Marshall: There’s not one favorite moment, really. The answer to that is it was just a joy to do the show. It was the easiest job I’ve ever had. I didn’t rehearse. I came in, I went over the questions, it took me four and a half hours to do the whole week. I was well-paid. It was a terrific thing that happened to the old guy, you know? It was a great time in my life. It wasn’t even work. I had a party once a week that lasted about four and a half hours.
Fox News: Despite its popularity, the show ended in 1980. Why?
Marshall: [Fred Silverman], he turned down "Hollywood Squares" when he was the head of CBS. He always hated the show! And then he came over to NBC and he kept changing our time, trying to get us off. And finally, he brought David Letterman for an hour and a half. And that’s when he canceled it. But that wouldn’t work! David Letterman is not daytime. David Letterman is late night. And I was right… We were doing great. And then he canceled it to put David Letterman on, which didn’t work. But then they put him on late at night and he was wonderful.
Fox News: Did you ever connect with David Letterman?
Marshall: Not really. I was never close to David Letterman... I don’t think David Letterman is close to many people to be frank with you. Maybe his wife and child. David Letterman is not the kind of guy you pal around with. And he’s wonderful at what he does. I’m not putting down David Letterman by the way. Johnny Carson was the same way. He only had certain friends, not a lot.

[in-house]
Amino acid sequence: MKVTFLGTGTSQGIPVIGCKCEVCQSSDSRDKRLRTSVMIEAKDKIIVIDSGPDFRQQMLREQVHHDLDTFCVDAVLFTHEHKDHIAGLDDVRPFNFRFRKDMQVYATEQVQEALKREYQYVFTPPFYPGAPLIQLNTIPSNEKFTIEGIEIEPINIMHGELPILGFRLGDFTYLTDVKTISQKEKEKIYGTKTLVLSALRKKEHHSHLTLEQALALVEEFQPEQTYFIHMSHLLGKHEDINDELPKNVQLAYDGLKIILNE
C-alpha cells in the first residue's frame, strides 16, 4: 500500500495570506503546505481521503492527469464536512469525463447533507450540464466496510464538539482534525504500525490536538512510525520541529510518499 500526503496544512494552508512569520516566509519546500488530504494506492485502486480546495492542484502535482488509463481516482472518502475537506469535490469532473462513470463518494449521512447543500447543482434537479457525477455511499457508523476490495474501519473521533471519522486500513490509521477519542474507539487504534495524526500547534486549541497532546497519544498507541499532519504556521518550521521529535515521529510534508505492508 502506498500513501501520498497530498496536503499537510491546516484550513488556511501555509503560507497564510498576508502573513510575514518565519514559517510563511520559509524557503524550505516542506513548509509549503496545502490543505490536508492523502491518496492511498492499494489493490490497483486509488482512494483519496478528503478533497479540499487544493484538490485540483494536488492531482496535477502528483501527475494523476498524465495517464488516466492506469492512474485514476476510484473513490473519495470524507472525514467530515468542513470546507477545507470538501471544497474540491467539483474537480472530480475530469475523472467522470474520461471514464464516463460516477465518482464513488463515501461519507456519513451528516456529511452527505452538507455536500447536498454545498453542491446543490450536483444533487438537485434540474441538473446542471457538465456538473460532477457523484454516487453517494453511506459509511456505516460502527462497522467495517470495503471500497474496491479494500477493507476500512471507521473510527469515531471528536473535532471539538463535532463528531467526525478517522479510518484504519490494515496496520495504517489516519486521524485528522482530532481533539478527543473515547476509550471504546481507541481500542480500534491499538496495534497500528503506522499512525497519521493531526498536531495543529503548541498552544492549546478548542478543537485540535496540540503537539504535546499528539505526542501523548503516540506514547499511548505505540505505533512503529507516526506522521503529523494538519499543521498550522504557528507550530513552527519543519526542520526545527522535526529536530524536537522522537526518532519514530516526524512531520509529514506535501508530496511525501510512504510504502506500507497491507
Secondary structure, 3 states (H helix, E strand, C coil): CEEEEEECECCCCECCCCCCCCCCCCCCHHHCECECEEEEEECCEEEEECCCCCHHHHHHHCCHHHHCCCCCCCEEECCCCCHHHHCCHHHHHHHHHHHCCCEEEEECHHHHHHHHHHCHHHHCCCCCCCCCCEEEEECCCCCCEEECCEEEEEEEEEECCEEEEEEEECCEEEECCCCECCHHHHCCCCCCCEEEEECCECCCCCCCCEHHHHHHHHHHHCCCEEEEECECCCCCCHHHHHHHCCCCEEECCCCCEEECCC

Fox News: Were you ready to say goodbye to the game show?
Marshall: Well, I had a career besides that. I was working Vegas 26 weeks a year. I would do theater. So after I did “Squares,” I did another show called “Fantasy Island” for two years… And I’ve just stayed busy. You move on in this business. That’s the great adventure. I’ve always worked. I’ve been one of the lucky guys. I’m 91 years old and I’m still working!
Fox News: Your newest role is that of narrator for a documentary focusing on the life of Rose Marie, an actress who played a crucial role in the success of “Hollywood Squares.”
Marshall: She was very important because she had a personality. She just wasn’t neutered. It was Rose. It was Rose Marie. She talked about men in her life and looking for guys. She had a character. She just wasn’t just there… When we started “Squares,” she became a part of the family. We’ve just been friends and family for many, many, many years.
Fox News: What do you think of game shows today?
Marshall: I’ll give you my honest opinion. They’ve brought back a lot of game shows like “To Tell the Truth,” which is a perfect game. They brought back all of these shows. And they’re hosted by actors, for the most part, who don’t understand what a game show is. When I look at game shows today… they don’t play the game.
They kid around, they think it’s a comedy show. It’s not a comedy show. It’s a game show that you can get laughs with. But it’s not a comedy show… That’s why “Jeopardy!” and “Wheel of Fortune” still work because Alex Trebek and Pat Sajak, they play the game. ... I played the game on “Squares.” I didn’t try to go out and be cute or funny… I think game shows should be played straight and laughs should come out of the game show. Play it straight, my friend. Be a game show host.